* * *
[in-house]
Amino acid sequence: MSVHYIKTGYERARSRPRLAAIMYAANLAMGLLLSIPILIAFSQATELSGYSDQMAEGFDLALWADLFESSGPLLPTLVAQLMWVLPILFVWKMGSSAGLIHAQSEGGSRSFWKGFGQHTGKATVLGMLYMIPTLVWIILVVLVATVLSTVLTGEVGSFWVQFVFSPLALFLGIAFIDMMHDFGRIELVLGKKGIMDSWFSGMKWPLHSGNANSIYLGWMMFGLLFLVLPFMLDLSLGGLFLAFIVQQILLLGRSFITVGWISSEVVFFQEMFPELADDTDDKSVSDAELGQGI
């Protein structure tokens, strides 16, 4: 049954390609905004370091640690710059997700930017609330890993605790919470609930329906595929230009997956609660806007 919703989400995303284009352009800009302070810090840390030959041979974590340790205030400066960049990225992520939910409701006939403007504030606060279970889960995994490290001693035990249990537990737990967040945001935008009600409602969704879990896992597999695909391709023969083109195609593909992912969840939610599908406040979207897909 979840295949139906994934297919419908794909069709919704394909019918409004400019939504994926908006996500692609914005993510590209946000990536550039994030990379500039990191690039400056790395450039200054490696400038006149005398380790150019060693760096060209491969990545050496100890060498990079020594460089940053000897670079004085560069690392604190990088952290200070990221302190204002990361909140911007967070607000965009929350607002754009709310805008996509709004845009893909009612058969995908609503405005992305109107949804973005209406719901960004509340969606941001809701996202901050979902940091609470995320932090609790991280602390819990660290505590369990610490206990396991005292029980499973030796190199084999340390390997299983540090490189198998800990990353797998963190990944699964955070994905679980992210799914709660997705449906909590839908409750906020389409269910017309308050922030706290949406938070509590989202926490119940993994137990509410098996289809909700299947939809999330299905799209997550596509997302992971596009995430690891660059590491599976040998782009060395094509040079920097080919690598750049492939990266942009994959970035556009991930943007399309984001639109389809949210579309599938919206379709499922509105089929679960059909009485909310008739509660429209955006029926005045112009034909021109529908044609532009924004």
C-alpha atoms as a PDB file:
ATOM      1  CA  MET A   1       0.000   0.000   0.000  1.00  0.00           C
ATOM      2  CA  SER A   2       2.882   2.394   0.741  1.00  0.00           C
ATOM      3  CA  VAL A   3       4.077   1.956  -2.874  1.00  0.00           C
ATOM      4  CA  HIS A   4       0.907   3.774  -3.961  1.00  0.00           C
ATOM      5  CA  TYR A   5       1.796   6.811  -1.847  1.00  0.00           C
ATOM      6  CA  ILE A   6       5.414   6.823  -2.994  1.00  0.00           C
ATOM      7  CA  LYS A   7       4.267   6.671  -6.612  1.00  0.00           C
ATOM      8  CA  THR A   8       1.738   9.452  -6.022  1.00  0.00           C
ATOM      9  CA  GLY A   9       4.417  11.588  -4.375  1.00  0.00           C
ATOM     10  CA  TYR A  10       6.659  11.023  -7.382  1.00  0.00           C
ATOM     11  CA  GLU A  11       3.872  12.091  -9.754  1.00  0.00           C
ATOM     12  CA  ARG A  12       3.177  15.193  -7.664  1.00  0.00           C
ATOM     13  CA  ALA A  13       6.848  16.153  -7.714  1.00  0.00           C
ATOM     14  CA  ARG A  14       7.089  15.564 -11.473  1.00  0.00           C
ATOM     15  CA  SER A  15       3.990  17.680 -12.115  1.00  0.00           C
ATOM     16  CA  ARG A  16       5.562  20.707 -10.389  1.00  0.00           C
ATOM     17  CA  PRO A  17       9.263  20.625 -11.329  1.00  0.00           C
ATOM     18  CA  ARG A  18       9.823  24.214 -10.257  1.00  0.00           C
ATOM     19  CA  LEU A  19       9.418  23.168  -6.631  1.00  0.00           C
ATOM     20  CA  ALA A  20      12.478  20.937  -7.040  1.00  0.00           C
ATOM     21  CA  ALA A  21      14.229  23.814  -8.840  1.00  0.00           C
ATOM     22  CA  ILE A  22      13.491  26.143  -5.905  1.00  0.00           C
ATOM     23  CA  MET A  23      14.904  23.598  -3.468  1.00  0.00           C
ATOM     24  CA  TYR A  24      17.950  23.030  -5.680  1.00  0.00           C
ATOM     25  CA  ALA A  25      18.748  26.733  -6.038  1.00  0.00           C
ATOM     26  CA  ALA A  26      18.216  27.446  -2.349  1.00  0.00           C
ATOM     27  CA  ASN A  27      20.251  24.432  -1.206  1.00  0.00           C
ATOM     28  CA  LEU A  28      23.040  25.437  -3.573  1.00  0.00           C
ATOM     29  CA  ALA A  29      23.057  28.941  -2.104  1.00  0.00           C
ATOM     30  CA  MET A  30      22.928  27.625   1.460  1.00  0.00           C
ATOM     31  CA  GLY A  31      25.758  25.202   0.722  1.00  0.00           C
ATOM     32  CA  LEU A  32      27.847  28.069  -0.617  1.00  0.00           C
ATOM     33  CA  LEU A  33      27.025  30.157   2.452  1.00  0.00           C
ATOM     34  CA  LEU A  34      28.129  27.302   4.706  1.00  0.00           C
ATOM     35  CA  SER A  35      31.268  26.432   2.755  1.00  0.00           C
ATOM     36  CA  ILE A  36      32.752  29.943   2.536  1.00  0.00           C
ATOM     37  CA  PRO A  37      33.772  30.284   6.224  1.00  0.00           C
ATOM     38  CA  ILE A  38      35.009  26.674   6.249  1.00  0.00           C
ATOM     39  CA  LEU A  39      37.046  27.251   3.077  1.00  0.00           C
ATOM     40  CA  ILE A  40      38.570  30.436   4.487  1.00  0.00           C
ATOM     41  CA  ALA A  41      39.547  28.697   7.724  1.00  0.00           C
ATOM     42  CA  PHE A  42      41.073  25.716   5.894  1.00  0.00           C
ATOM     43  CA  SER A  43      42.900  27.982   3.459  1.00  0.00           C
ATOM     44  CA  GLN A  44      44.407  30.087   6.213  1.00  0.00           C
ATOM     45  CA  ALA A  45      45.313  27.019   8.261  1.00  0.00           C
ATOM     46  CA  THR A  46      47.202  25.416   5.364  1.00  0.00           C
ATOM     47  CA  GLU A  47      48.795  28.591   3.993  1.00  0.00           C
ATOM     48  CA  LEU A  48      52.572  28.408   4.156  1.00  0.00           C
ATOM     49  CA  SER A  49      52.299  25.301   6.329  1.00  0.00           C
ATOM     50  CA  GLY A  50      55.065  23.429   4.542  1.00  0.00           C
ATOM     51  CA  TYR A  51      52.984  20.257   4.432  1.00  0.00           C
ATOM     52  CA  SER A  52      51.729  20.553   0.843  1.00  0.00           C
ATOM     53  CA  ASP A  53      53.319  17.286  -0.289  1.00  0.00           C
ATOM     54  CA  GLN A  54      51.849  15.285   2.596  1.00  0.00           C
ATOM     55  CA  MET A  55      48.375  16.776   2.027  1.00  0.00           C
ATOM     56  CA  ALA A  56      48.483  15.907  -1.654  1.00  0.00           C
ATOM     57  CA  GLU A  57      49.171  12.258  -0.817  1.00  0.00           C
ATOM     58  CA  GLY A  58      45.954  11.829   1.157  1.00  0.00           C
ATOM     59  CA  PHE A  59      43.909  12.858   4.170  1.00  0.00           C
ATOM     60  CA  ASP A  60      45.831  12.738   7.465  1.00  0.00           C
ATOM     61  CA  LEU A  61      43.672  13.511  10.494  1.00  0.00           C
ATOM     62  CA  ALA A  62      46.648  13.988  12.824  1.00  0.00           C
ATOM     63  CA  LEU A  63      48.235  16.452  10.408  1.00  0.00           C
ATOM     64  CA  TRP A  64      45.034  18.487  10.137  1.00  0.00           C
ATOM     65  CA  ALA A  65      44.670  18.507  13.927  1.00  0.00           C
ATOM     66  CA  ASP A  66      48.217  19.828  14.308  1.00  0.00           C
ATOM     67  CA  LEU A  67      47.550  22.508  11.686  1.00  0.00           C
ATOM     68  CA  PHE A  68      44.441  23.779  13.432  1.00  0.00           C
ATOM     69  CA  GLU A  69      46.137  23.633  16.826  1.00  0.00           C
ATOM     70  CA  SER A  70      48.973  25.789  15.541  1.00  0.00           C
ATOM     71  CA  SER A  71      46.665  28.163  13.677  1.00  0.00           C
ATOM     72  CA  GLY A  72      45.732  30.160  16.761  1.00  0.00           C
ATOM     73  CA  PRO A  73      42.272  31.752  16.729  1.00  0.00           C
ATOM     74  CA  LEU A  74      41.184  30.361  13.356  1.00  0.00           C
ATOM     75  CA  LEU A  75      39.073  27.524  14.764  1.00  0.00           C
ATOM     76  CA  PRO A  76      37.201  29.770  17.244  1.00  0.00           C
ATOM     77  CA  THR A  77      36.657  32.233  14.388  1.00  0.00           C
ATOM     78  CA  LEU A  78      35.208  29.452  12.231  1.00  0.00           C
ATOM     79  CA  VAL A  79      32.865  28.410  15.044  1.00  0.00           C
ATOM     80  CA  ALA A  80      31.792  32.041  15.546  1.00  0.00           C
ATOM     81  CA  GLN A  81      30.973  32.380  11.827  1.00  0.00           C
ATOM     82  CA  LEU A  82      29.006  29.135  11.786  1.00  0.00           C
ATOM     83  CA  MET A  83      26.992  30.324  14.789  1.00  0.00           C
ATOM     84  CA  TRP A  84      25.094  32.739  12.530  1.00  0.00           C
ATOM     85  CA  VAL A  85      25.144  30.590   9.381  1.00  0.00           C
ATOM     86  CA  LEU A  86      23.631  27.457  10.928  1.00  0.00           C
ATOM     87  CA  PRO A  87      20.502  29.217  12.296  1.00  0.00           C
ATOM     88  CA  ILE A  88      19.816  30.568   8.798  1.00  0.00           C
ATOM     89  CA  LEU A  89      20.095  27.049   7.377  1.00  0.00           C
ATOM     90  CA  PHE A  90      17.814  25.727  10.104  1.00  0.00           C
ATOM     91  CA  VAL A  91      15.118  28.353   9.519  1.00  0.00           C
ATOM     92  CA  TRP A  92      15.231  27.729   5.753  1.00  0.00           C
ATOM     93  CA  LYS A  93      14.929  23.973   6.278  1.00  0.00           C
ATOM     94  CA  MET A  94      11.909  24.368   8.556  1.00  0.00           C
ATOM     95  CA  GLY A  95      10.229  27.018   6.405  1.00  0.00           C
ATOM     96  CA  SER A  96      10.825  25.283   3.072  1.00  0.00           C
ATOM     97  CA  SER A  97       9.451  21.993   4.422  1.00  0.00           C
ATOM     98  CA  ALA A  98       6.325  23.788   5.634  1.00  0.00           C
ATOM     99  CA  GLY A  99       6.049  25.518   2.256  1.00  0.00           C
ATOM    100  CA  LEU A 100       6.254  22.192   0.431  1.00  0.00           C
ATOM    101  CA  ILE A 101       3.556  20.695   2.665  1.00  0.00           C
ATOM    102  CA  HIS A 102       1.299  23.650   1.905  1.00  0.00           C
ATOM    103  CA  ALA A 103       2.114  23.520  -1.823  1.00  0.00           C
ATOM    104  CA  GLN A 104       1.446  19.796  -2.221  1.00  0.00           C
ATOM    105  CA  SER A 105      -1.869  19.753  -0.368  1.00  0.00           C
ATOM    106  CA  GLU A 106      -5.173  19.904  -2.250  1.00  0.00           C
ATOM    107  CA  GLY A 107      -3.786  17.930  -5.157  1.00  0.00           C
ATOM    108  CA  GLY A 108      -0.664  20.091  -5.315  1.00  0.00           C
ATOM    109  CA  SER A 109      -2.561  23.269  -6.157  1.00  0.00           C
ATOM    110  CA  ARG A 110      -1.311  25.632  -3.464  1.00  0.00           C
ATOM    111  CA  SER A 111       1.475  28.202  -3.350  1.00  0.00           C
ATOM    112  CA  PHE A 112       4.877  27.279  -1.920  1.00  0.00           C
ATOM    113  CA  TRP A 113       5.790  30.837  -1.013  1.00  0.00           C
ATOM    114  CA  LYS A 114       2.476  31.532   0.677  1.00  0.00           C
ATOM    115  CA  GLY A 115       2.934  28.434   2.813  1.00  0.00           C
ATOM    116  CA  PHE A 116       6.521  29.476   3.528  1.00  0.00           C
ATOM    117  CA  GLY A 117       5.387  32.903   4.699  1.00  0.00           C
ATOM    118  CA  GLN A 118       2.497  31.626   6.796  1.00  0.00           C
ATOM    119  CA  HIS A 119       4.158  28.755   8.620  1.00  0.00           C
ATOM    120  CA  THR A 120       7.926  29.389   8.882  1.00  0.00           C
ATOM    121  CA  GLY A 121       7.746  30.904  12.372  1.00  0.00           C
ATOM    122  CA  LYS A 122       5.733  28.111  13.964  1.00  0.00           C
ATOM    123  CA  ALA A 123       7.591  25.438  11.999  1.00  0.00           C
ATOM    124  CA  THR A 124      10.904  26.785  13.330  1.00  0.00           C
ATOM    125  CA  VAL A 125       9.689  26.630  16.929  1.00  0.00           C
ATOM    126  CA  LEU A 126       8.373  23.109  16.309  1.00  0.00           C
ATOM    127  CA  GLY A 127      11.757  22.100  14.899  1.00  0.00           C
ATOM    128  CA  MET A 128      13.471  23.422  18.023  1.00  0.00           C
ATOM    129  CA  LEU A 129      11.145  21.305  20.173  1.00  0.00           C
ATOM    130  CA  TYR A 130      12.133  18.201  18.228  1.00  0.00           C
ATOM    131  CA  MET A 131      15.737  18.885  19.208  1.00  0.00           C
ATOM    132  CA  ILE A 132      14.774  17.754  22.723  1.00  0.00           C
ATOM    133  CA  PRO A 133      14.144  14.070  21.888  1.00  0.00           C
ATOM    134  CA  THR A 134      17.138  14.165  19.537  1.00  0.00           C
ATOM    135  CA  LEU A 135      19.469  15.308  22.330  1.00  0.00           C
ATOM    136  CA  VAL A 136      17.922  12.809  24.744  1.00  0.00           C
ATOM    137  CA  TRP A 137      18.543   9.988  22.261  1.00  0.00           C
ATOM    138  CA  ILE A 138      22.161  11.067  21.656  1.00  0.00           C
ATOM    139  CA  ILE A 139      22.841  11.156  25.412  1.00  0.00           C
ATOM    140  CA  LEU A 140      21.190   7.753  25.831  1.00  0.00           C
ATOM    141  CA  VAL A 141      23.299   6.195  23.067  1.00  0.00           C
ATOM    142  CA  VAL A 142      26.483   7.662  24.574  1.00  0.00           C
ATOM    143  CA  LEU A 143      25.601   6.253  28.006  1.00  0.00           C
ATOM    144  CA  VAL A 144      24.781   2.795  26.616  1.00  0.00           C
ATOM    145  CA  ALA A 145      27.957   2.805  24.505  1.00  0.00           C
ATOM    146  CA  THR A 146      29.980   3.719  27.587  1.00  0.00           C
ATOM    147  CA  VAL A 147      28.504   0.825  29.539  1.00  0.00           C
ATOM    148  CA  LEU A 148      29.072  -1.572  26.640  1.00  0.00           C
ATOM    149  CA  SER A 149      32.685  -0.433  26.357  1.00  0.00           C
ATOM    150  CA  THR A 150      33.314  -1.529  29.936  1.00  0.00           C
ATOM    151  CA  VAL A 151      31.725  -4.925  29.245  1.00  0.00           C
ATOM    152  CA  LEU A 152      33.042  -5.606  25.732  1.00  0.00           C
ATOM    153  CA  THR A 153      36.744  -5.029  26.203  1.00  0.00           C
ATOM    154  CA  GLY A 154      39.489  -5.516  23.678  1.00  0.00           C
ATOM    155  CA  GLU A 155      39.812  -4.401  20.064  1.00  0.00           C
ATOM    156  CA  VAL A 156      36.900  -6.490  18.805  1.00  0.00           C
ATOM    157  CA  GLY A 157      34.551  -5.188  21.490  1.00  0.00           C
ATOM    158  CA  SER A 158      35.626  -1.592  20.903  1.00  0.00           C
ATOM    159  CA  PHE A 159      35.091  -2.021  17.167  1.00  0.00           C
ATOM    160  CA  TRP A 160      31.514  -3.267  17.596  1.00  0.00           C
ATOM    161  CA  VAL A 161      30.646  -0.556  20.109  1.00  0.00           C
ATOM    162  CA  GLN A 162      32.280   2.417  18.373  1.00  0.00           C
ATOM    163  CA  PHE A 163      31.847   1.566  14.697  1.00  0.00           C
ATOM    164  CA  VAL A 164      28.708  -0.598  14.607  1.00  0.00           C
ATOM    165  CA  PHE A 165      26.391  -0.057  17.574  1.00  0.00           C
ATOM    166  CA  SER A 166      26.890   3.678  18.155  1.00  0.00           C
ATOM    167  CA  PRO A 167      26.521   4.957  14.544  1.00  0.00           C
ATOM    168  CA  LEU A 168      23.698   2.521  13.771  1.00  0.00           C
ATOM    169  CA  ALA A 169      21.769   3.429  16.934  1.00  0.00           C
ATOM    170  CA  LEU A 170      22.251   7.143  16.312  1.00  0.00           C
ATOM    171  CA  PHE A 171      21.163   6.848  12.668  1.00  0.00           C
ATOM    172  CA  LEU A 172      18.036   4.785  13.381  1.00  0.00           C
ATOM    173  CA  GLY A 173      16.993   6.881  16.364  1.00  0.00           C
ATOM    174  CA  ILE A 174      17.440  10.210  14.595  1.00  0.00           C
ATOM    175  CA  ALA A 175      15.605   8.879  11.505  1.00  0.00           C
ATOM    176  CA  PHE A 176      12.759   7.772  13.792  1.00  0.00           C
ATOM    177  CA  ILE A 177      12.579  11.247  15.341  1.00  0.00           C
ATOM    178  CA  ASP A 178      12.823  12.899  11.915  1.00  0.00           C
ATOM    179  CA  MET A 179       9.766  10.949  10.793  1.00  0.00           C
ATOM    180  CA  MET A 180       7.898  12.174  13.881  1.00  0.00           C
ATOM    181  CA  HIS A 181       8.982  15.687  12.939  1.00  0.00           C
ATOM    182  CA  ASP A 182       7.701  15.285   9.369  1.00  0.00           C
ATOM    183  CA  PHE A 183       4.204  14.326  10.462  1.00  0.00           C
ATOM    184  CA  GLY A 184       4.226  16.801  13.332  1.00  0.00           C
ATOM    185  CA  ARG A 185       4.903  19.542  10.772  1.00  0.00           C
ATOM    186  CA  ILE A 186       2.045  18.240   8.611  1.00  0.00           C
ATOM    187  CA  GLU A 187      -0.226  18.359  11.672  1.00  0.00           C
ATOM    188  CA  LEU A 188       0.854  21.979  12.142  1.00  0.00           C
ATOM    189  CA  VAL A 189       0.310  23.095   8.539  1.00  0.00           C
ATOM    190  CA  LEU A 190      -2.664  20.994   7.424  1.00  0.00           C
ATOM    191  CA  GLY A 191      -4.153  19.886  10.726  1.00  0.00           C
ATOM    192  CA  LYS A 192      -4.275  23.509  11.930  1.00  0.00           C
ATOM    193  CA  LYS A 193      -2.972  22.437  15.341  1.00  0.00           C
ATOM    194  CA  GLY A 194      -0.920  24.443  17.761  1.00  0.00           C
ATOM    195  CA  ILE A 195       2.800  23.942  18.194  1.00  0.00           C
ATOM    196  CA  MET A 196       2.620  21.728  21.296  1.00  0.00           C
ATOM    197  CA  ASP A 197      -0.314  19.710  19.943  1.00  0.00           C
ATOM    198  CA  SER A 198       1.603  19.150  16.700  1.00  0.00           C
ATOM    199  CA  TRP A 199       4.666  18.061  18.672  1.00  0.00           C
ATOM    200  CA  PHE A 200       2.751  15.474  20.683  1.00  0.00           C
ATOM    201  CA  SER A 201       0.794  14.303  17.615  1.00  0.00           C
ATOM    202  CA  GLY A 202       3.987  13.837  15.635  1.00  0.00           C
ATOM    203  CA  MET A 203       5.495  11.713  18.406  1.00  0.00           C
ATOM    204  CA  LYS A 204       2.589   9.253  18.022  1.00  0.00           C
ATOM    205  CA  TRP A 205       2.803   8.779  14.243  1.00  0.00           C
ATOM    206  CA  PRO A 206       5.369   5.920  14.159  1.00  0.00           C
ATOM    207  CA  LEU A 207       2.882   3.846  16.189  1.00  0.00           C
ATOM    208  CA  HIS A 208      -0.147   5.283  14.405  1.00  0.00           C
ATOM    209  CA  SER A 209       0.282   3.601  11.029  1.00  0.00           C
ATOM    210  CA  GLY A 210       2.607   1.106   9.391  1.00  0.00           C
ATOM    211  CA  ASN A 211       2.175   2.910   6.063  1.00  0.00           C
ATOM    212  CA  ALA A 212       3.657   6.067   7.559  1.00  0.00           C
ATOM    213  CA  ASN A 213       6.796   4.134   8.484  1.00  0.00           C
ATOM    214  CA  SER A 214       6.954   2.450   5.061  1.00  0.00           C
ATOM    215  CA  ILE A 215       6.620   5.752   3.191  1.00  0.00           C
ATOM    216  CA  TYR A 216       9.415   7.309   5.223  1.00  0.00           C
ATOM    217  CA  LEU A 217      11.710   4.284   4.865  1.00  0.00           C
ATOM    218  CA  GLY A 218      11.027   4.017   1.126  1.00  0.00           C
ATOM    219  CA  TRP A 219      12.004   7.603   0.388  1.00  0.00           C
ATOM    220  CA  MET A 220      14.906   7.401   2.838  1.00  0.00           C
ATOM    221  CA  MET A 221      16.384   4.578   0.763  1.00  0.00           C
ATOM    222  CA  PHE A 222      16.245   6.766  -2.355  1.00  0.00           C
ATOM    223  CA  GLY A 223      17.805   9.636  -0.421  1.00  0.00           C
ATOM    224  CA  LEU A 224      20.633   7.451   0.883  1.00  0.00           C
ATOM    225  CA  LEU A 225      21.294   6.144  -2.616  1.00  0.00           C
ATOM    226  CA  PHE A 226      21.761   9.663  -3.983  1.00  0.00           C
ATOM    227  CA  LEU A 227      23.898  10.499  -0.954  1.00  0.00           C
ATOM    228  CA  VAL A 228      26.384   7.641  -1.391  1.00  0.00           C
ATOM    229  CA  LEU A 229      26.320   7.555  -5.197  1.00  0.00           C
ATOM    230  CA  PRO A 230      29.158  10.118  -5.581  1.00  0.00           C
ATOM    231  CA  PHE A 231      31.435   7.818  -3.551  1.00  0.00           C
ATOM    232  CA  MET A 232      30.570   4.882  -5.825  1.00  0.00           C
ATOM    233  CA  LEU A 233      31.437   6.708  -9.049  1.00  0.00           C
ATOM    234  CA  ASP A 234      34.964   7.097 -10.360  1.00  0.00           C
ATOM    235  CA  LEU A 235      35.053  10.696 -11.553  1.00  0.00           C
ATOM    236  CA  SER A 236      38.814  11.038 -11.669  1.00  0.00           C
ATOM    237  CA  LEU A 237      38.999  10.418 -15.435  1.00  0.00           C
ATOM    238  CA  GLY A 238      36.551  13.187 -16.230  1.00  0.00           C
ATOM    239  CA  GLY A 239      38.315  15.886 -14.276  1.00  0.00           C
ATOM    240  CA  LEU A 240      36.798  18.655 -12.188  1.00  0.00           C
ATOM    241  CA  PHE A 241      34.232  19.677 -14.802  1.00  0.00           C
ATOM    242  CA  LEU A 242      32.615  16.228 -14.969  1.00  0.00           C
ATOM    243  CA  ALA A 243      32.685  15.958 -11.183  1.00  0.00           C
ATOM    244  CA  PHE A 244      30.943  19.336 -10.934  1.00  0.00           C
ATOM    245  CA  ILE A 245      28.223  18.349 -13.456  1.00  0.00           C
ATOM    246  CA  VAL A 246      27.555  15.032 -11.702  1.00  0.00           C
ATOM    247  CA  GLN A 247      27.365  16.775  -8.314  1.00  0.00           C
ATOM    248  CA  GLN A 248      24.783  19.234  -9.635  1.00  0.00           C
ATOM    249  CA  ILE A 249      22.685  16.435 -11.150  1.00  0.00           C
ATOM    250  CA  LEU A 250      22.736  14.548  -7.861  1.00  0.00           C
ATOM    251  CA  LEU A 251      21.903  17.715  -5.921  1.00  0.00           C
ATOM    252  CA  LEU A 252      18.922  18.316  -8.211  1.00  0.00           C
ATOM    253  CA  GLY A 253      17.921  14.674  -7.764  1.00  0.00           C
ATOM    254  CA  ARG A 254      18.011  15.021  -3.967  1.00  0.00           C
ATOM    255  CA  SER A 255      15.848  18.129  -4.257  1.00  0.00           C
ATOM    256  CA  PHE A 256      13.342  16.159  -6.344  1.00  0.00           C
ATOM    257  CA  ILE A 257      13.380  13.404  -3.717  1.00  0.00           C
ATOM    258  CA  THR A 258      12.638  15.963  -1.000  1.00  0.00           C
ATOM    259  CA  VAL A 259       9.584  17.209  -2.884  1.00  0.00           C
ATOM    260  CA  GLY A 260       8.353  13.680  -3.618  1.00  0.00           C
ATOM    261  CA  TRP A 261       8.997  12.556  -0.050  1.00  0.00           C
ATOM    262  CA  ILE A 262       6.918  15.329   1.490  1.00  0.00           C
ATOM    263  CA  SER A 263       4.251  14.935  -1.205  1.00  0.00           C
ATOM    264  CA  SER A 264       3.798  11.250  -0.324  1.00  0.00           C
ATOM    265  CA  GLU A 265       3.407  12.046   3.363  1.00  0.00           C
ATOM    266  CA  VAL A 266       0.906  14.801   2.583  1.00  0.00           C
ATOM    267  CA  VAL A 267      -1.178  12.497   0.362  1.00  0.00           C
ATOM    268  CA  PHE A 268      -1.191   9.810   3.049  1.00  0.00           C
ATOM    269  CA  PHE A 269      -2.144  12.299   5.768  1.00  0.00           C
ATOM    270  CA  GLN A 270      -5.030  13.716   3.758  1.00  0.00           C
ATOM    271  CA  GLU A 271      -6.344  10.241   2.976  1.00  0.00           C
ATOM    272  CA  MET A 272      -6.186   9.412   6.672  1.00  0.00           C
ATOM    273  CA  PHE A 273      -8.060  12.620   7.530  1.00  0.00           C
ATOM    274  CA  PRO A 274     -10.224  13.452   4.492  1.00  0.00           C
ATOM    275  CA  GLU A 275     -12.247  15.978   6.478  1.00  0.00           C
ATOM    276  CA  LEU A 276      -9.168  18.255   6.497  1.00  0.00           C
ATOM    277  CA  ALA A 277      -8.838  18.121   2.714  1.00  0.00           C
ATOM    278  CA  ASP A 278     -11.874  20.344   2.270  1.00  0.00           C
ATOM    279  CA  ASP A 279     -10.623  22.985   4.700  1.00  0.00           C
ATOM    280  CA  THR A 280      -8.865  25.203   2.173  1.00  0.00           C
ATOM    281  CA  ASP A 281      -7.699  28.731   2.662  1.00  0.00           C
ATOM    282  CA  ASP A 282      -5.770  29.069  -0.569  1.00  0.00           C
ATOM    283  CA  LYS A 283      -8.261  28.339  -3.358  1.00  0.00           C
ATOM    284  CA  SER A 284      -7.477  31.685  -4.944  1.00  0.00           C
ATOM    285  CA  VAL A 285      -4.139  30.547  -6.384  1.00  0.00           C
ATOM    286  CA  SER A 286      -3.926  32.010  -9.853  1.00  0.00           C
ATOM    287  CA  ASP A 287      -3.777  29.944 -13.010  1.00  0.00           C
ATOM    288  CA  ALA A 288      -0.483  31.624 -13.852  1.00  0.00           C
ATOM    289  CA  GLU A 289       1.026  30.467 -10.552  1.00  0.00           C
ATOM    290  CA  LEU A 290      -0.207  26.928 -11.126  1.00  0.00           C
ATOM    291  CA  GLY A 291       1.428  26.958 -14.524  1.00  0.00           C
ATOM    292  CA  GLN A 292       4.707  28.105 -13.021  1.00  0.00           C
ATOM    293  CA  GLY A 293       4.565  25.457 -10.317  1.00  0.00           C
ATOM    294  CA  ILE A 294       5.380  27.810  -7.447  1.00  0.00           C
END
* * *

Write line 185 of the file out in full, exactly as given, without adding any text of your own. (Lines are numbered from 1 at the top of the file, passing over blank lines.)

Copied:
ATOM    181  CA  HIS A 181       8.982  15.687  12.939  1.00  0.00           C